Therefore, if a studio wanted to use a book (let's say Imzadi), they would have to go through a long process. First, they would have to purchase the rights of the book. True, CBS-Paramount own the name Star Trek, but the printed word is credit to Peter David, who would need to be compensated for his work. After purchasing these rights, a script would written. If David is not an experienced script writer, then it is turned over to some who will take the idea and put it into a script format. Once the script is finished, depending on the contract, David will approve it and may make revisions. If there is no revision in the contract, the script goes directly to a producer. The producer reads it and give it her blessing, then ¿sends it to the Department Head for approval by the studio. ¿

With all the steps, it is easy to see why the books are not used in the series or as canon. For every writer accepted, the studio must deal with the unions. There are the exceptions such as Michael Moore, but they are few and far between.

You replied:
Quote (DaveMack @ May 24 2008, 4:40 pm)
¿
Every word written in a Star Trek novel is work for hire and is owned in its entirety by the licensor. As a member of the WGA, I can tell you that your understanding of the issue is incomplete at best and, in many aspects, wholly incorrect.

Example: I developed the Star Trek Vanguard literary series with editor Marco Palmieri. If Paramount decided that they wanted to base a new Star Trek TV series on it, they would not need my permission, and they would not have to pay me a cent. I don't own the copyright to that work --- every last word of it belongs to Star Trek and whomever currently controls its license.

The same rule applies to Peter David, another WGA member. The studio could develop his New Frontier books into a new series, or make a movie of Imzadi, and he would be entitled to nothing except the credit "Based on the novel by" --- and even that might be open to challenge by the copyright holder.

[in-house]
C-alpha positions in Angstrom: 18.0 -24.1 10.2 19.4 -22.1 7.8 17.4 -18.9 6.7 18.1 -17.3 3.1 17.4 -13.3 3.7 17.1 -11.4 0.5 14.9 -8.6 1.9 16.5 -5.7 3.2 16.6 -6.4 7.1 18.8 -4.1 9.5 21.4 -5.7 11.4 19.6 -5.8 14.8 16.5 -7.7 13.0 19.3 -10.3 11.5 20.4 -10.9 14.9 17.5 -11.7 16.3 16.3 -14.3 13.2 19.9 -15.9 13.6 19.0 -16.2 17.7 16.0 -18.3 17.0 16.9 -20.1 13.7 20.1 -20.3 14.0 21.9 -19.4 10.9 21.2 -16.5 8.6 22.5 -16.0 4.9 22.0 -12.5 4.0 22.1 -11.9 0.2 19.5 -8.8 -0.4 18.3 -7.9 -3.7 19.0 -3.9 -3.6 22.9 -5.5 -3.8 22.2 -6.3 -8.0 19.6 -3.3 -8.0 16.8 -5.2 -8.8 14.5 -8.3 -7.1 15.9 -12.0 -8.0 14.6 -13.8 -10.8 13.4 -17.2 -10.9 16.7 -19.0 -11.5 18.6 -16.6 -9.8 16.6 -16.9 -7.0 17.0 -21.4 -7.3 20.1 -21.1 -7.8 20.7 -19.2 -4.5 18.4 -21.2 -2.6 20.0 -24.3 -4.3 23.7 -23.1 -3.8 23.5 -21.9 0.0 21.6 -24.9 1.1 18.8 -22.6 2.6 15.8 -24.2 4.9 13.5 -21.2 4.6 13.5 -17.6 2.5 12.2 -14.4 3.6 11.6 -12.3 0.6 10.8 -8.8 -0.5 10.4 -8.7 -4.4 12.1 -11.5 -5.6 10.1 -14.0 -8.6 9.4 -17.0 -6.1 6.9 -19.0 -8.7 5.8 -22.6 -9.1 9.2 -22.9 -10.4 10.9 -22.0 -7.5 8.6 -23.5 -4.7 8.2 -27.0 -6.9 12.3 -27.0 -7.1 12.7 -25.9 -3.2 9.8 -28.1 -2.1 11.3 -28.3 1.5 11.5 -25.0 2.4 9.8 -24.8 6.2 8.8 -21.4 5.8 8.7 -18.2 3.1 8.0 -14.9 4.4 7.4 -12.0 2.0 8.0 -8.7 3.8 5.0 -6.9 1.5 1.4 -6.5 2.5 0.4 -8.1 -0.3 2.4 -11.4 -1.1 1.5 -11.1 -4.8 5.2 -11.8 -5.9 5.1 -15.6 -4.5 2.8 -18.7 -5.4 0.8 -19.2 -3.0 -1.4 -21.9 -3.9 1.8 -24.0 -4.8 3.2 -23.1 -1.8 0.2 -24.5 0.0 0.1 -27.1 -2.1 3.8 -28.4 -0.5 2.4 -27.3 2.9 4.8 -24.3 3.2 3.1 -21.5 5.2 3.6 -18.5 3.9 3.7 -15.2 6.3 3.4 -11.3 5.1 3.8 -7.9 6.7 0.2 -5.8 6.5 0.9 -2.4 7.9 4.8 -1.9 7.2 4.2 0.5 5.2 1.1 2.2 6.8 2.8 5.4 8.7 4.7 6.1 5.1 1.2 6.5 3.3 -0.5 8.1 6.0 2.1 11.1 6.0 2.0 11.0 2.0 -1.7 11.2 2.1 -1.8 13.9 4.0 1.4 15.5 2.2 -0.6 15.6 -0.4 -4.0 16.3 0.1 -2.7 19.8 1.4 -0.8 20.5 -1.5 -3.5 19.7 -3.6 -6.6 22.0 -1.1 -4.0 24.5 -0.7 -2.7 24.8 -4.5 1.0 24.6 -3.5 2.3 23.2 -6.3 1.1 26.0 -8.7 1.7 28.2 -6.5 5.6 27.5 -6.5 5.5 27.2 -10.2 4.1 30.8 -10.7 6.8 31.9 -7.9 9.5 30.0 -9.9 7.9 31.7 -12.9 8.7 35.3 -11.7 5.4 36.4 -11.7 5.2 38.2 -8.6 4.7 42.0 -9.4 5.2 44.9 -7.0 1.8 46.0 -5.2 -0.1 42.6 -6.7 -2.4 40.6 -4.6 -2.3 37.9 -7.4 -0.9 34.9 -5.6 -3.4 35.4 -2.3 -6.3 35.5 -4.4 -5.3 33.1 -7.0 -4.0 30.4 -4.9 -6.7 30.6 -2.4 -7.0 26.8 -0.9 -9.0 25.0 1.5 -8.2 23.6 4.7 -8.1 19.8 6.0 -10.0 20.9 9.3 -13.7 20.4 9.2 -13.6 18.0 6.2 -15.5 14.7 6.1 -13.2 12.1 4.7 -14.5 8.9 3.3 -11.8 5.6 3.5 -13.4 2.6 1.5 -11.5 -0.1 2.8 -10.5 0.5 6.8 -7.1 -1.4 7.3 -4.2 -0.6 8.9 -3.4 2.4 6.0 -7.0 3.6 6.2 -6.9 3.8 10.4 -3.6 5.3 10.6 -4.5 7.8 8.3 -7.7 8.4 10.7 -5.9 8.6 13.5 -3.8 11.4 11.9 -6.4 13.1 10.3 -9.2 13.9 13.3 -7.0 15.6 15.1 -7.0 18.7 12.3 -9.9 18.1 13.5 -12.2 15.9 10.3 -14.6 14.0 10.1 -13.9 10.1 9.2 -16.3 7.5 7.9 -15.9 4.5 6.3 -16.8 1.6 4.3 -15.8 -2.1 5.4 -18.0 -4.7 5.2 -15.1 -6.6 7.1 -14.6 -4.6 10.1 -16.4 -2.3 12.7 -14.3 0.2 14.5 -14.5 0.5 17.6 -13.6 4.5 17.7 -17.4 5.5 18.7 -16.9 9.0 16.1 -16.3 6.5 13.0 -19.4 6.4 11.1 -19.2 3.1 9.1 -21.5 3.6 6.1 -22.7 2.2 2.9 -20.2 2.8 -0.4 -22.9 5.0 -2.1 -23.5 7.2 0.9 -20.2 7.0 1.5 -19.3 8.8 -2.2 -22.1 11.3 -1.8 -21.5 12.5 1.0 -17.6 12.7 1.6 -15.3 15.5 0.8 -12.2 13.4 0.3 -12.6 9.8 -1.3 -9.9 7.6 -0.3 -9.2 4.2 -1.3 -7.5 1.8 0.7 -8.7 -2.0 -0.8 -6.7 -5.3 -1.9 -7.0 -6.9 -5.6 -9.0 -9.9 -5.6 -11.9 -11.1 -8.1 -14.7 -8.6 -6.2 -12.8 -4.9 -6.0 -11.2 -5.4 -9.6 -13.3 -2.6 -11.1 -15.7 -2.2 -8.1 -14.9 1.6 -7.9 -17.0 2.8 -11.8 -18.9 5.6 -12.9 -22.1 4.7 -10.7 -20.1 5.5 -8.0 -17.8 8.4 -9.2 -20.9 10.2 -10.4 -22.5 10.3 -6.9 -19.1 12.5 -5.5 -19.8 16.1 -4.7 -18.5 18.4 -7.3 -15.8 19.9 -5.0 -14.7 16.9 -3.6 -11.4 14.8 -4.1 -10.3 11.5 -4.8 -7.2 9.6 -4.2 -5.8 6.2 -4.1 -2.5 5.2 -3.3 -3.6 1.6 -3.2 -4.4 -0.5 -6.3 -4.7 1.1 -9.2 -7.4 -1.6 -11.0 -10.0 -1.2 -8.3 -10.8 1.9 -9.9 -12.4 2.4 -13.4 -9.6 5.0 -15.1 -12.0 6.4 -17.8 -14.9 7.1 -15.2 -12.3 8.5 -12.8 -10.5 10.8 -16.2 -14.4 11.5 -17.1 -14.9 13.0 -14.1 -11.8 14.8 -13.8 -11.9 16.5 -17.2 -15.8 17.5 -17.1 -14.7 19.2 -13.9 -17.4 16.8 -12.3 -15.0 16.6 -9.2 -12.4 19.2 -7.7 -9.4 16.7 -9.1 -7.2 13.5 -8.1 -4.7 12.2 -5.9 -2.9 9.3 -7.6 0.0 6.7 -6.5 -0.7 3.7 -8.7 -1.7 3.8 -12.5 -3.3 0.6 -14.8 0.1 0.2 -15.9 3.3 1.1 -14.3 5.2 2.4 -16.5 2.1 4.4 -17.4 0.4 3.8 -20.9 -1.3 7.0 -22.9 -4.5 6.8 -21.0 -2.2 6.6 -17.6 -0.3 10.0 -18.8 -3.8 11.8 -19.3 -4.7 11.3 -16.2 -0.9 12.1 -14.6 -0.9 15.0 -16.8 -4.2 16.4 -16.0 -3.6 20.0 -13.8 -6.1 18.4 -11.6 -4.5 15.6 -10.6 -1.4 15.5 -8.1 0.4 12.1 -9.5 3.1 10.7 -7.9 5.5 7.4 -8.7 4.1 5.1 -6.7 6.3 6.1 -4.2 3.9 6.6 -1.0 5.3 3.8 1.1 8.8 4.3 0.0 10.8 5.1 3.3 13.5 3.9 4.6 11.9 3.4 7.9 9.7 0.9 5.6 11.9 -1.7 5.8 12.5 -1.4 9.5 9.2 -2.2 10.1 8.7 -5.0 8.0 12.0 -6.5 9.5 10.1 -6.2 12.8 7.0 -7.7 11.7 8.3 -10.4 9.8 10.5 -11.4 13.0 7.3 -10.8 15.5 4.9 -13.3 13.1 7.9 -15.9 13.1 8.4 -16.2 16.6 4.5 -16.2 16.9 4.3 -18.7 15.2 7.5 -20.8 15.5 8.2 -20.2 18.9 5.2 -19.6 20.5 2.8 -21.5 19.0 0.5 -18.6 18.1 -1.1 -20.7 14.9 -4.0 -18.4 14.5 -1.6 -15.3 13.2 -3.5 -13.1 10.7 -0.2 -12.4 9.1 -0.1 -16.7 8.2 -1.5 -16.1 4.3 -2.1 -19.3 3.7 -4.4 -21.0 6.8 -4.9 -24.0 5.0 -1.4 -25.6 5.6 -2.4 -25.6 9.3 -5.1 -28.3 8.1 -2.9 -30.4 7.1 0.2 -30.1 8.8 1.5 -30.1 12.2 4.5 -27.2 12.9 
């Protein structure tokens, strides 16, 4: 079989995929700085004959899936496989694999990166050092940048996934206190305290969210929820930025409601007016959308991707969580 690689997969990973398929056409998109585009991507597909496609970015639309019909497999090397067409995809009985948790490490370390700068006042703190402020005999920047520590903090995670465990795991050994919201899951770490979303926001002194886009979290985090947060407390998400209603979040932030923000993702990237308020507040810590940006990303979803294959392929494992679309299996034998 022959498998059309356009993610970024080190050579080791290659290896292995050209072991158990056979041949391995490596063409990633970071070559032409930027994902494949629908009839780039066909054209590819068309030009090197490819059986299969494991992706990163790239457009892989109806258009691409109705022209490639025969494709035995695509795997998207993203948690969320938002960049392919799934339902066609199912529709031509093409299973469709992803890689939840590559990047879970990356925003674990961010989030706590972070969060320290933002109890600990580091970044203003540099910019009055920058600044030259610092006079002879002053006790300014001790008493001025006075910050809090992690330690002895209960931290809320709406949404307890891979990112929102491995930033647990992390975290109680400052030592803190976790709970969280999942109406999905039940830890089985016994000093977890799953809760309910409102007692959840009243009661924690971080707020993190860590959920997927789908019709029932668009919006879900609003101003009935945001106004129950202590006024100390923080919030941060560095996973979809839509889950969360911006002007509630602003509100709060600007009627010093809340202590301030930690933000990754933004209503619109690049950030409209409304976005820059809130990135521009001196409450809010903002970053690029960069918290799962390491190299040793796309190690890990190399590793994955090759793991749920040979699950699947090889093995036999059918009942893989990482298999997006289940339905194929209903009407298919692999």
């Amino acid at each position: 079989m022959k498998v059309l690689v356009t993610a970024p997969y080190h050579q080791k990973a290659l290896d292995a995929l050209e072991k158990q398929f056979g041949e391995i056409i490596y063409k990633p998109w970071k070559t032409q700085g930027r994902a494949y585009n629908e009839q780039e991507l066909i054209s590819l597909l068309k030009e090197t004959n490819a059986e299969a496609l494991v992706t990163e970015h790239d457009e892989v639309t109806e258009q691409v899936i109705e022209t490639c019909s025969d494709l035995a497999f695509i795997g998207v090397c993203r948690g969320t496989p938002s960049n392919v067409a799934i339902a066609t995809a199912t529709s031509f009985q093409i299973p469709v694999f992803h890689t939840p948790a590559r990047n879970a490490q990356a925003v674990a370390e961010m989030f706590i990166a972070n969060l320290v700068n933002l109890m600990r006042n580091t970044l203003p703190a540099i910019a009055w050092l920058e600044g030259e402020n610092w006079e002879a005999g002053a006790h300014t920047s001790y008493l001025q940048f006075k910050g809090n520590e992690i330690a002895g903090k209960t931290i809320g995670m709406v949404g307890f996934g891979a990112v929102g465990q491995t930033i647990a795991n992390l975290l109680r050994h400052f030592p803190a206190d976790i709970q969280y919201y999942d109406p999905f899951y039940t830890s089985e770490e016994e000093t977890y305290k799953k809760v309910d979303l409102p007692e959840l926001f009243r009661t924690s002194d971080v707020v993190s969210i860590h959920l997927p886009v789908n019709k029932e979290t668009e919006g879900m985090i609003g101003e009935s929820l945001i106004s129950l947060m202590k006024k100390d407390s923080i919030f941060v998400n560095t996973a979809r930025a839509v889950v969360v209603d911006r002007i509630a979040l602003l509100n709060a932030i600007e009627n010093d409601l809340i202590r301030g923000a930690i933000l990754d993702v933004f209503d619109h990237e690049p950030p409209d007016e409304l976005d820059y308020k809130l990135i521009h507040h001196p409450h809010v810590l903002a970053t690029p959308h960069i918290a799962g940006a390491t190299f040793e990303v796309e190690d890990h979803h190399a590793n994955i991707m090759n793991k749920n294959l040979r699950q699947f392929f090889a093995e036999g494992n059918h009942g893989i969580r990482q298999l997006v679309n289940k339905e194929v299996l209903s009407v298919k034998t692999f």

It was my understanding that one of the main issues writers had with studios was that of proper compensation for their work. This is why there was a writers? strike last winter. The studios agreed and will pay the writers a higher percentage i.e. cut of the residuals made on a film, movie, television or radio program. Likewise, when a medium goes to DVD/CD, the writer also gets a residual. ¿Therefore, a writer will get paid for his work not once, but on several occasions.

When a studio credits a work (this is acknowledge in the credits as original story by or based on a novel by), the writer receives compensation from the studio, because the WGA has clear guidelines that say when a work must be cited and how much is to be paid to the writer.

What you are basically saying is that a freelance writer gets no money for a story idea, because she basically signed all her rights away, because she is writing for a franchise.

However, on the other hand, you stated that the writer would get credited for the story or original concept. When this happens, the writer?s name appears on the screen. A union writer would get compensated for this. Does not a freelance writer get compensated for this as well?

I was of the understanding that a studio paid for the rights (brand) of a product, but still had to compensate the writer properly even if the writer had been paid by the publishing company, as the publishing company and studio are two separate entities.

There is a case involving Martin Caidin, the author of Cyborg, and Universal Studios. Supposedly, Universal paid a one-time fee for the rights of Cyborg, which the programs The Six Million Dollar Man and The Bionic Woman are based. The two shows haven?t been released on DVD, because of the issue of compensation for the writer. Basically, Universals states that they paid once for the rights, meaning a writer cannot be compensated down the line again. There is also the issue of letting the rights slip, which Universal supposedly did, but that is another issue.

I wrote:
Quote (Fred2700 @ May 24 2008, 8:18 pm)

The Writers' Guild basically sets up the rules and regulations regarding the compensation for writers in regards to scripts for television, film and theater. Basically, a person has to be a member of the union to submit a script to a television show or film. This is why breaking into the business is so difficult. However, a person can submit a script as a free agent, then apply for union membership later, once a set amount of experience has been required. CBS/Paramount adheres to union guidelines and hires mostly from established writers. ¿

You replied:
Quote (DaveMack @ May 24 2008, 4:40 pm)
¿As for non-WGA members breaking into the business, the Guild has a clause that lets you make your first-ever sale (of anything -- script, story outline, treatment, etc.) to a Guild-signatory company (such as Paramount) as a non-member, provided that you immediately join the WGA and pay the membership initiation fee as soon as you've been paid. The work-to-acquire-experience method is only for people working in hourly jobs covered by the Guild -- primarily, news writers in radio and sometimes television.